February 24th, 2014
04:15 PM ET
The safety measures imposed after the 2011 meltdowns at Japan's Fukushima Daiichi nuclear power plant appear to have averted widespread health risks to the surrounding population, Japanese scientists say.
People who live on the outskirts of the evacuation zone surrounding the plant received only slightly more radiation than normal background doses in the year following the world's second-worst nuclear accident, researchers at Kyoto University concluded. The study indicates that the fallout from the crippled plant presents little hazard to those outside the closed zone, even in towns along its edges.
"In conclusion, food supply and associated regulations are considered effective in the study areas in Fukushima thus far, and external exposure is a major component of the radiation dose rate," the researchers found.
In the three towns that were the subject of the study, radioactive cesium left behind by the disaster is likely to raise the lifetime risk of cancer by about 1%, the researchers reported, a level "which is unlikely to be epidemiologically detectable."
"The lifetime excess risk is small compared with the baseline risk of the Japanese population," the study concluded.
The findings were released online early Tuesday (3 p.m. ETÂ Monday ) in the U.S. scientific journal Proceedings of the National Academy of Sciences.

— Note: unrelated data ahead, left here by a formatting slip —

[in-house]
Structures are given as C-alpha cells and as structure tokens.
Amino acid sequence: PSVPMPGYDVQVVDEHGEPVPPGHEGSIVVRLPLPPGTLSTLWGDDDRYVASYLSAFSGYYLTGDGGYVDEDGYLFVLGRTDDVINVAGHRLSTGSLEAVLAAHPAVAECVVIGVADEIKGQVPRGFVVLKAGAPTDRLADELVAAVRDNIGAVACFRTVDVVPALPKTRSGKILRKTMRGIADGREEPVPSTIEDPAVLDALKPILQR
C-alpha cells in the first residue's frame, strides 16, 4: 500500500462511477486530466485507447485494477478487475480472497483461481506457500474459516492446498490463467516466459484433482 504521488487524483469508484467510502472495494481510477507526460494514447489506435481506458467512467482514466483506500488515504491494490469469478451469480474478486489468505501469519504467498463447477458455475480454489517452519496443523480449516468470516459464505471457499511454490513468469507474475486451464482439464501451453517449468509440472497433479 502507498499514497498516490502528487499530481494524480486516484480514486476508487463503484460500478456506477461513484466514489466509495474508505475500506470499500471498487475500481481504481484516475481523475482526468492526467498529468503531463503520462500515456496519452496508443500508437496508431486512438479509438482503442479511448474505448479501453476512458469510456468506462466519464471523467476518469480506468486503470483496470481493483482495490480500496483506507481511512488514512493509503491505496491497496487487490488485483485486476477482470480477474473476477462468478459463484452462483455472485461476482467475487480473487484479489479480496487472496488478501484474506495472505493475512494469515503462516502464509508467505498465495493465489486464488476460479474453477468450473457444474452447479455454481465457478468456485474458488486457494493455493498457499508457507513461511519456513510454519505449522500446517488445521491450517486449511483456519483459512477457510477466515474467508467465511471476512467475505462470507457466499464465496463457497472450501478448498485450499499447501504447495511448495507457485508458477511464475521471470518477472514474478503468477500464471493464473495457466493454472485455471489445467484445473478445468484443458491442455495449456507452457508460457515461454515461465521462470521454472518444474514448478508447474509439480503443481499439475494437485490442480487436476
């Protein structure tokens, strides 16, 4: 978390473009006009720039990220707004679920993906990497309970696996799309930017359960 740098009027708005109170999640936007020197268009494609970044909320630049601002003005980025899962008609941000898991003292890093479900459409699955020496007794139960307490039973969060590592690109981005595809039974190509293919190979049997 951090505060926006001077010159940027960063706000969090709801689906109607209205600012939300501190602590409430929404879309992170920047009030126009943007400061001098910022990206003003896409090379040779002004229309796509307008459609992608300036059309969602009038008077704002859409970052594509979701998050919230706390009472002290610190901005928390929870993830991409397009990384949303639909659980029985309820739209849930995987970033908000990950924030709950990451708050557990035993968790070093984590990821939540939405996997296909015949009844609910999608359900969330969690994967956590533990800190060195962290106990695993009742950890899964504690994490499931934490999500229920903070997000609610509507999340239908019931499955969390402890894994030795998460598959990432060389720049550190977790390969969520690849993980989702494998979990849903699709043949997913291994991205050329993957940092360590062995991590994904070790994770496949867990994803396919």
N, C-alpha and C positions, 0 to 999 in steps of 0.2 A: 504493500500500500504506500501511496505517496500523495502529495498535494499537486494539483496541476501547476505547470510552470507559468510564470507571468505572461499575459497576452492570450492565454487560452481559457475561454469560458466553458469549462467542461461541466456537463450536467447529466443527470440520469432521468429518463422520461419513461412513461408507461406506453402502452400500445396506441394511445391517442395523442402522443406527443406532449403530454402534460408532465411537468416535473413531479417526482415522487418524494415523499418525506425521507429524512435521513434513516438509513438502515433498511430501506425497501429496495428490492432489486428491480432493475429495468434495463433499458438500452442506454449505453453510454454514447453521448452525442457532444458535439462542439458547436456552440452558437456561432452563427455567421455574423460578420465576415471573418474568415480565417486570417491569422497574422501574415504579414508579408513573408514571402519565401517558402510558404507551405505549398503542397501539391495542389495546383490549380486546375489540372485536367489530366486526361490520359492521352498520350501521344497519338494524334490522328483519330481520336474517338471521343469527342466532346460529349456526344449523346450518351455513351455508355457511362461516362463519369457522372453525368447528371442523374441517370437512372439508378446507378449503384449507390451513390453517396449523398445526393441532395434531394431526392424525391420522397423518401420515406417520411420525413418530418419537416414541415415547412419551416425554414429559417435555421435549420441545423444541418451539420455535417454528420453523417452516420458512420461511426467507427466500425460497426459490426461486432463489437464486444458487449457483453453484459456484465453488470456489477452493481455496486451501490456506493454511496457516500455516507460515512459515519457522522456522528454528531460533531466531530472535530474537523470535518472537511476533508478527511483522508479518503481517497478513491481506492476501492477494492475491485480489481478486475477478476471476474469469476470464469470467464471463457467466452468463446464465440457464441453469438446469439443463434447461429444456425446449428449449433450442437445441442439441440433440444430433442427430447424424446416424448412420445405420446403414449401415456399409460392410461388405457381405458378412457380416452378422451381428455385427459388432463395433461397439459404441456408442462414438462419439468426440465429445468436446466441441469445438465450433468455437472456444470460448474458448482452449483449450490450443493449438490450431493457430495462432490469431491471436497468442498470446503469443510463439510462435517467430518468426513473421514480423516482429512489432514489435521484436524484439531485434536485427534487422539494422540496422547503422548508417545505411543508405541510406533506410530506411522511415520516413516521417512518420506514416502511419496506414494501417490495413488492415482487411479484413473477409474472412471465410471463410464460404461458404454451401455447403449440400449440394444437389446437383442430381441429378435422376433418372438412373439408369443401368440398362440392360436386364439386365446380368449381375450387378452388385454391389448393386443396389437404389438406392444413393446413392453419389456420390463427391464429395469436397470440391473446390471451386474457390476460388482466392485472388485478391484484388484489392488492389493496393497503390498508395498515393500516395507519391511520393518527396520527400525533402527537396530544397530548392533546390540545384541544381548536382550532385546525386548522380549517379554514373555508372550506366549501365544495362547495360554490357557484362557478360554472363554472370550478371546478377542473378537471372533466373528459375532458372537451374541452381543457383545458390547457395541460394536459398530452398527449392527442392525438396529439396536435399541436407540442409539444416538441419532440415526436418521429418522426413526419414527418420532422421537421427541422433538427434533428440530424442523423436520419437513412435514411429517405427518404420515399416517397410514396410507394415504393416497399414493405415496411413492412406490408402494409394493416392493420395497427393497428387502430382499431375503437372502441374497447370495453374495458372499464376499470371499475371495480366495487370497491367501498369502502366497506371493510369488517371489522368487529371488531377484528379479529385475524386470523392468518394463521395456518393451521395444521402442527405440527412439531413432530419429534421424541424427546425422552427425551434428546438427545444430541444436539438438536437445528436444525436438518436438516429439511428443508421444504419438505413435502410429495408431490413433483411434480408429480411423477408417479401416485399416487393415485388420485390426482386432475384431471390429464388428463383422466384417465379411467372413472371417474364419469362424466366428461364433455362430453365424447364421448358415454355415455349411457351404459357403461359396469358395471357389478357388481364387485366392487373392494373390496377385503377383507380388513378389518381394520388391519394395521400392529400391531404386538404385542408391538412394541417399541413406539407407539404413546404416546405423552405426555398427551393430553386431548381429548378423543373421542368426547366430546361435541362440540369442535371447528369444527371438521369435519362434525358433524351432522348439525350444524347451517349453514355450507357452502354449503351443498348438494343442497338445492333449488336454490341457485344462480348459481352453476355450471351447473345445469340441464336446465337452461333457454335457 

Three reactors at the Fukushima Daiichi power plant melted down in the wake of the massive earthquake and tsunami that struck eastern Japan in March 2011. The resulting fallout forced nearly 140,000 people from their homes, with only a small number allowed to return so far.
The Kyoto team tracked radiation exposures from the surrounding environment and from food consumption in three still-inhabited towns near Fukushima Daiichi, where the earthquake and tsunami triggered the world's second-worst nuclear accident.
About 460 residents of those towns wore radiation dosimeters for two months, in August and September of 2012, for the study. The researchers also studied the food consumption of 125 people, most of whom ate home-grown vegetables.
But they added one cautionary note; several people who worked in the surrounding woodlands had higher radiation doses over the course of the study.
"Because the neighboring forest is a major economic resource, rigorous external radiation monitoring is needed for residents who routinely work in the forest," it added.
The study was published as Japanese authorities announced they would allow about 350 people from one of the evacuated towns to return home permanently. Another 31,000 people could eventually return home, the government added.
In March 2013, the World Health Organization found any increase in illness was "likely to remain below detectable levels." The gradual unfolding of the calamity gave Japanese authorities time to evacuate many of the surrounding towns before they received high doses of radiation. In addition, many of those residents had already fled the destruction unleashed by the earthquake and tsunami that triggered the Fukushima Daiichi meltdowns, the WHO noted.
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